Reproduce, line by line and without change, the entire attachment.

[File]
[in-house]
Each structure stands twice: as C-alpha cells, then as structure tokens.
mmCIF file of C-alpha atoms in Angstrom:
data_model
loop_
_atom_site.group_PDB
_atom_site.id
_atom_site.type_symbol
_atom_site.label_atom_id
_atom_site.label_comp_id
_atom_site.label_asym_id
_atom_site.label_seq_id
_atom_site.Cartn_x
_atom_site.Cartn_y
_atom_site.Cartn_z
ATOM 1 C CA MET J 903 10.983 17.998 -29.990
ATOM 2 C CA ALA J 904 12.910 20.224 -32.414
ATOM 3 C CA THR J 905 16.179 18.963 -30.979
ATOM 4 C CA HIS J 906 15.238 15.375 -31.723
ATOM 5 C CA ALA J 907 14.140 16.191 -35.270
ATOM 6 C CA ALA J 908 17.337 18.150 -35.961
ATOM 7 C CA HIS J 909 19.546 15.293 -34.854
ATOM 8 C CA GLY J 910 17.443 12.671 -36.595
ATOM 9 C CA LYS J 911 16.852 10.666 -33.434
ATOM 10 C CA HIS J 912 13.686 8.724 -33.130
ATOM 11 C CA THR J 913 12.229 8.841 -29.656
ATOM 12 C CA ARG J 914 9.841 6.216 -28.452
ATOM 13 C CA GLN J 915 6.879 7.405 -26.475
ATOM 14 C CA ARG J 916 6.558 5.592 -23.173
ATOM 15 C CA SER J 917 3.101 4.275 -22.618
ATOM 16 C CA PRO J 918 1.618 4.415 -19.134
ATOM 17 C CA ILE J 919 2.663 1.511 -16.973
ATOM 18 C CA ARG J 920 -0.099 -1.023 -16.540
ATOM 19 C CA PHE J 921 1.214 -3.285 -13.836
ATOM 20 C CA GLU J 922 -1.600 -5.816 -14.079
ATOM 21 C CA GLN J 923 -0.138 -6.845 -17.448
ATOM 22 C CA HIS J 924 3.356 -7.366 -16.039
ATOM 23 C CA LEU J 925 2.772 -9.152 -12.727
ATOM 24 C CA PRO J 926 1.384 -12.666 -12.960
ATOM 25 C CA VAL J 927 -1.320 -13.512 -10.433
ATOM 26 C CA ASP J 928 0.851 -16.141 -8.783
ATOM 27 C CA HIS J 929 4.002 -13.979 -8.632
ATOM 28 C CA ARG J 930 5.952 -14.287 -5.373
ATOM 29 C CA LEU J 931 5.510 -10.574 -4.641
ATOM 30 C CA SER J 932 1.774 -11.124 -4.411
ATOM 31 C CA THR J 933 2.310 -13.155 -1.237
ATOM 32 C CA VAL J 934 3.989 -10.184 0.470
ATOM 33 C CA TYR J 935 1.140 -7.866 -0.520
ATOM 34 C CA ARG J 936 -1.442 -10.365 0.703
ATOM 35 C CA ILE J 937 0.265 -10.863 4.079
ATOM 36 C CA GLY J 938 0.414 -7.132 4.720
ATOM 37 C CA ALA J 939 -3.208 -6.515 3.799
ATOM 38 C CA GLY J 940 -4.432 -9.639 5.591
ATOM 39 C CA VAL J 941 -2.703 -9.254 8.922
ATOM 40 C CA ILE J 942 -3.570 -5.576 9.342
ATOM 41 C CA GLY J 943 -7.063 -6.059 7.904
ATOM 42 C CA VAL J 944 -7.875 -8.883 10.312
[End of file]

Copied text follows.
[in-house]
Each structure stands twice: as C-alpha cells, then as structure tokens.
mmCIF file of C-alpha atoms in Angstrom:
data_model
loop_
_atom_site.group_PDB
_atom_site.id
_atom_site.type_symbol
_atom_site.label_atom_id
_atom_site.label_comp_id
_atom_site.label_asym_id
_atom_site.label_seq_id
_atom_site.Cartn_x
_atom_site.Cartn_y
_atom_site.Cartn_z
ATOM 1 C CA MET J 903 10.983 17.998 -29.990
ATOM 2 C CA ALA J 904 12.910 20.224 -32.414
ATOM 3 C CA THR J 905 16.179 18.963 -30.979
ATOM 4 C CA HIS J 906 15.238 15.375 -31.723
ATOM 5 C CA ALA J 907 14.140 16.191 -35.270
ATOM 6 C CA ALA J 908 17.337 18.150 -35.961
ATOM 7 C CA HIS J 909 19.546 15.293 -34.854
ATOM 8 C CA GLY J 910 17.443 12.671 -36.595
ATOM 9 C CA LYS J 911 16.852 10.666 -33.434
ATOM 10 C CA HIS J 912 13.686 8.724 -33.130
ATOM 11 C CA THR J 913 12.229 8.841 -29.656
ATOM 12 C CA ARG J 914 9.841 6.216 -28.452
ATOM 13 C CA GLN J 915 6.879 7.405 -26.475
ATOM 14 C CA ARG J 916 6.558 5.592 -23.173
ATOM 15 C CA SER J 917 3.101 4.275 -22.618
ATOM 16 C CA PRO J 918 1.618 4.415 -19.134
ATOM 17 C CA ILE J 919 2.663 1.511 -16.973
ATOM 18 C CA ARG J 920 -0.099 -1.023 -16.540
ATOM 19 C CA PHE J 921 1.214 -3.285 -13.836
ATOM 20 C CA GLU J 922 -1.600 -5.816 -14.079
ATOM 21 C CA GLN J 923 -0.138 -6.845 -17.448
ATOM 22 C CA HIS J 924 3.356 -7.366 -16.039
ATOM 23 C CA LEU J 925 2.772 -9.152 -12.727
ATOM 24 C CA PRO J 926 1.384 -12.666 -12.960
ATOM 25 C CA VAL J 927 -1.320 -13.512 -10.433
ATOM 26 C CA ASP J 928 0.851 -16.141 -8.783
ATOM 27 C CA HIS J 929 4.002 -13.979 -8.632
ATOM 28 C CA ARG J 930 5.952 -14.287 -5.373
ATOM 29 C CA LEU J 931 5.510 -10.574 -4.641
ATOM 30 C CA SER J 932 1.774 -11.124 -4.411
ATOM 31 C CA THR J 933 2.310 -13.155 -1.237
ATOM 32 C CA VAL J 934 3.989 -10.184 0.470
ATOM 33 C CA TYR J 935 1.140 -7.866 -0.520
ATOM 34 C CA ARG J 936 -1.442 -10.365 0.703
ATOM 35 C CA ILE J 937 0.265 -10.863 4.079
ATOM 36 C CA GLY J 938 0.414 -7.132 4.720
ATOM 37 C CA ALA J 939 -3.208 -6.515 3.799
ATOM 38 C CA GLY J 940 -4.432 -9.639 5.591
ATOM 39 C CA VAL J 941 -2.703 -9.254 8.922
ATOM 40 C CA ILE J 942 -3.570 -5.576 9.342
ATOM 41 C CA GLY J 943 -7.063 -6.059 7.904
ATOM 42 C CA VAL J 944 -7.875 -8.883 10.312